Electoral fraud is less common in proportional representation systems than it is in plurality systems

What impact does the electoral system in use have on levels of electoral quality and fraud? Fabrice Lehoucq and Kiril Kolev share research which shows that plurality electoral systems lead to more ballot rigging than do proportional systems, that plurality systems are associated with inferior election quality in the Quality of Elections Database, and that electoral formulae have as much impact as social structure on whether elections are free and fair.

There’s a longstanding debate about the benefits of proportional representation (PR).  Because PR delivers legislative seats to parties in proportion to their share of the popular vote, it typically leads to a parliament with three or more parties.    Many democracies in Europe as well as in Africa, Asia, and Latin America use this system.  Its advantages – the ability to mirror diverse opinions in society – contrast with the plurality electoral system of most English-speaking democracies.  In Britain, many of her former colonies, and the US, the candidate that obtains the largest number of votes – a plurality – wins the seat.

In a new study, we find that these differences in electoral formulae shape how fraudulent elections are.  PR does lead parties to commit fewer infractions of electoral law than in First Past the Post Systems (FPTP), even after we control for relevant variables and exploit the advantages of most similar and most different research designs.  Plurality systems foment electoral fraud because only one party can win a particular electoral district. The stakes of losing are therefore much higher than in PR systems.  In FPTP systems, candidates face more incentives to prevent opposition voters from casting ballots, to tamper with voter rolls and even the ballot box, and to manipulate the tally of the vote.  Winning, by even one (questionable) vote, is preferable to being shut out of parliamentary representation.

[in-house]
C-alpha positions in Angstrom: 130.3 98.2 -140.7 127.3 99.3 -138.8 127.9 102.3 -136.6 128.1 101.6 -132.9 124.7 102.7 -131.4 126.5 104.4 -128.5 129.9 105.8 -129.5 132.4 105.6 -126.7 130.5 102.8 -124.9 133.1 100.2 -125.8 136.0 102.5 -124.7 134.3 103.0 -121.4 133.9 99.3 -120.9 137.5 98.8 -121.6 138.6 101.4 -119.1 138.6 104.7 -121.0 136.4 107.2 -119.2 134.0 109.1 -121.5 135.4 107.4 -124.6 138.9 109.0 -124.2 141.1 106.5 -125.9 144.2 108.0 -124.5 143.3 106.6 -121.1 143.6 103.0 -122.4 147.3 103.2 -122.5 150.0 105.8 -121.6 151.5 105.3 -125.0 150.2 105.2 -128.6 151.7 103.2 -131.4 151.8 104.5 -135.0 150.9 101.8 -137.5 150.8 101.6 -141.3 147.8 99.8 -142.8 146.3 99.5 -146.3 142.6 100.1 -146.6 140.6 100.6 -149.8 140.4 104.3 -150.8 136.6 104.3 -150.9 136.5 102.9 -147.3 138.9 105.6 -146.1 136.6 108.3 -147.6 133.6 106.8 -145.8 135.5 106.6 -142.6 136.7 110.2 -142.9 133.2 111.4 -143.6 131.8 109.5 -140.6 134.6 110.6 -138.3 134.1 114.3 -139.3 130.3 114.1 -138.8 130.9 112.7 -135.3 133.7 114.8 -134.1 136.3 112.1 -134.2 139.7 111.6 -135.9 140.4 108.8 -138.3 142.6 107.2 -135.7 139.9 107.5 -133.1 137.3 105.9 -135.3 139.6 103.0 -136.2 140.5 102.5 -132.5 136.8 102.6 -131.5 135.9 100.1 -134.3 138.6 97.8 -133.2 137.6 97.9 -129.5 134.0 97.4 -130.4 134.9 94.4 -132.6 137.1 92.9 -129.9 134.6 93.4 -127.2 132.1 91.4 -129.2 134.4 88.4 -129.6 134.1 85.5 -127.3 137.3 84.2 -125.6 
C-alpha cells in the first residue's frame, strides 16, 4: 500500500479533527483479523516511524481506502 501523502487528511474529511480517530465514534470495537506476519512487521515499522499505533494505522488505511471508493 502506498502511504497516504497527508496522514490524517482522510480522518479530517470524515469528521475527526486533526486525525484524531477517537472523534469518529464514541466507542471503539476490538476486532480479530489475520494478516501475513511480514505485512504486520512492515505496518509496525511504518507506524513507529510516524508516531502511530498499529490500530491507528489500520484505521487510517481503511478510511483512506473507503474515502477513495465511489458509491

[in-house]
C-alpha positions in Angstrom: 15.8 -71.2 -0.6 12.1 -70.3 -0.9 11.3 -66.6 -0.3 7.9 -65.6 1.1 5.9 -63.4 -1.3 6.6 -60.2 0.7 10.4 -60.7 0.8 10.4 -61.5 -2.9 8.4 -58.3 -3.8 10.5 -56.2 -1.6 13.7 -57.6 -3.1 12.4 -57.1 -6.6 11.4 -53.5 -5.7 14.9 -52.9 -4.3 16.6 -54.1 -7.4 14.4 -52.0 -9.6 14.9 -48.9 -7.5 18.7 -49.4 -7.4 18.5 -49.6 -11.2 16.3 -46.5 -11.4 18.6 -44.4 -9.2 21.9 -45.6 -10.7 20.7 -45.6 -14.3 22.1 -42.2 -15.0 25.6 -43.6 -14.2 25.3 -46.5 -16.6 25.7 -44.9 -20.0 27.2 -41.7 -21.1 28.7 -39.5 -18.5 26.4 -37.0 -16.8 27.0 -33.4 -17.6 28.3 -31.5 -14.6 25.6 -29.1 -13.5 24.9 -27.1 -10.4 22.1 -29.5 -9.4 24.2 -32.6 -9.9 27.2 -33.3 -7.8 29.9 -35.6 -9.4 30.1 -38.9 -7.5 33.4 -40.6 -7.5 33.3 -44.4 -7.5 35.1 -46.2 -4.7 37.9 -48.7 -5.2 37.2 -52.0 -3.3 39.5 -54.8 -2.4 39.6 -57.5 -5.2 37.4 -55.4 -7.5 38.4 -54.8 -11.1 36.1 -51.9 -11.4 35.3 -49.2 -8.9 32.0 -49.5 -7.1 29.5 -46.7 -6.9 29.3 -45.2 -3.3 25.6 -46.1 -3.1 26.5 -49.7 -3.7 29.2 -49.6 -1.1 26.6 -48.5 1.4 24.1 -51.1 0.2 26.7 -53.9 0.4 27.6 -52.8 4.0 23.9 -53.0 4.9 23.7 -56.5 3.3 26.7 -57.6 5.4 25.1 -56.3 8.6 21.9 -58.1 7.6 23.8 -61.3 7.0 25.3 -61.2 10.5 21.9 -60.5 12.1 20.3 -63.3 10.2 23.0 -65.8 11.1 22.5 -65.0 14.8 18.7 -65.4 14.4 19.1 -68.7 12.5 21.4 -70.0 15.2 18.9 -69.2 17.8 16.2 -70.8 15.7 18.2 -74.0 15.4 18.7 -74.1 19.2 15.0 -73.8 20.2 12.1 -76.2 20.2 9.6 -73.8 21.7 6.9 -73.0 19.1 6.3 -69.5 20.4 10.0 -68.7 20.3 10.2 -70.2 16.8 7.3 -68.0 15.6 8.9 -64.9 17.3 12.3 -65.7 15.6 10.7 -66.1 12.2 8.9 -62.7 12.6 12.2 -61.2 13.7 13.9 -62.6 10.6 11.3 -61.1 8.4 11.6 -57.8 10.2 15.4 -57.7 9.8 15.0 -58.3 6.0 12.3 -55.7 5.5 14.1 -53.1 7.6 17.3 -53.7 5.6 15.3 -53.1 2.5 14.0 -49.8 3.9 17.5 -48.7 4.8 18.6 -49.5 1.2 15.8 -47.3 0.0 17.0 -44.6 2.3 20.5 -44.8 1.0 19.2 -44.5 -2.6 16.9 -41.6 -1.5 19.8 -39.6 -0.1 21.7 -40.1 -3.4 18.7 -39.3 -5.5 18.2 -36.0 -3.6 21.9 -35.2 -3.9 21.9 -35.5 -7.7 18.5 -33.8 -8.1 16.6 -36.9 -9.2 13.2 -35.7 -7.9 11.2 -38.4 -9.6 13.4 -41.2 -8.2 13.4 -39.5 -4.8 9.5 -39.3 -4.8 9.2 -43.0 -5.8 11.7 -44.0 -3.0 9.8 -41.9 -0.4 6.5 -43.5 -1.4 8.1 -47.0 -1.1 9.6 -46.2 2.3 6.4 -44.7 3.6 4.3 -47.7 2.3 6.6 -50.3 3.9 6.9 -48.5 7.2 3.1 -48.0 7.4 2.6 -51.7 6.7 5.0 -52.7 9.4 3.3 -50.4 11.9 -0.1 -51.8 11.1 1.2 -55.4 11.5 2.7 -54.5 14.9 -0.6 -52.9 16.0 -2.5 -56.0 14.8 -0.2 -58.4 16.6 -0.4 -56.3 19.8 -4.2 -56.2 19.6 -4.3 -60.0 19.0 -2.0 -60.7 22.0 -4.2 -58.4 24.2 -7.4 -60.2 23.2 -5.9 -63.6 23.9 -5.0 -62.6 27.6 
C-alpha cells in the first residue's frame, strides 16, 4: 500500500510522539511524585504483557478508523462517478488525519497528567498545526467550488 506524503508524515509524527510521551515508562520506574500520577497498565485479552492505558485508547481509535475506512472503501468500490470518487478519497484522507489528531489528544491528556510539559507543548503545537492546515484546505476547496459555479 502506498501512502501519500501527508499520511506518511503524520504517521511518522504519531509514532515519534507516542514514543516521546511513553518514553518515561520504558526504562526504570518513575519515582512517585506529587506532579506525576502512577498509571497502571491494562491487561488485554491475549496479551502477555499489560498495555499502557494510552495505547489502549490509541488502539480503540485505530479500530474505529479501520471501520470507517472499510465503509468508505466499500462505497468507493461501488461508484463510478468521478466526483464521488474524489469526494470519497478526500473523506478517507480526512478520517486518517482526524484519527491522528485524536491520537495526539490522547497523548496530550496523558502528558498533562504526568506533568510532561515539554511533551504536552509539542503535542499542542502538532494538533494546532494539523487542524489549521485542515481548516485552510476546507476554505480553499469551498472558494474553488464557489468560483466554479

How do we know this?  We subject what we can call the electoral formulae hypothesis to two sets of systematic tests.  First, we take advantage of an uncommon database of more than 1,300 accusations of fraud from Costa Rica, a country where parties began fielding candidates in competitive elections in the late nineteenth century (and where franchise rights for males, 20 years or older, were universal until 1949, when women obtained the right to vote).  This database extracts these charges of misconduct from the petitions to nullify electoral results, the legal complaints parties sent Congress in the aftermath of disputed elections (under the classical theory of electoral governance, parliaments certified the elections that executives [often in conjunction with local authorities] typically organized).  To the best of our knowledge, electoral laws in Costa Rica are unique among nation-states in that candidates won office using either PR or FPTP in biennial elections between 1901 and 1948.  Less populated districts (provinces) used plurality while more populated ones used PR in the 175 elections that took place during this period.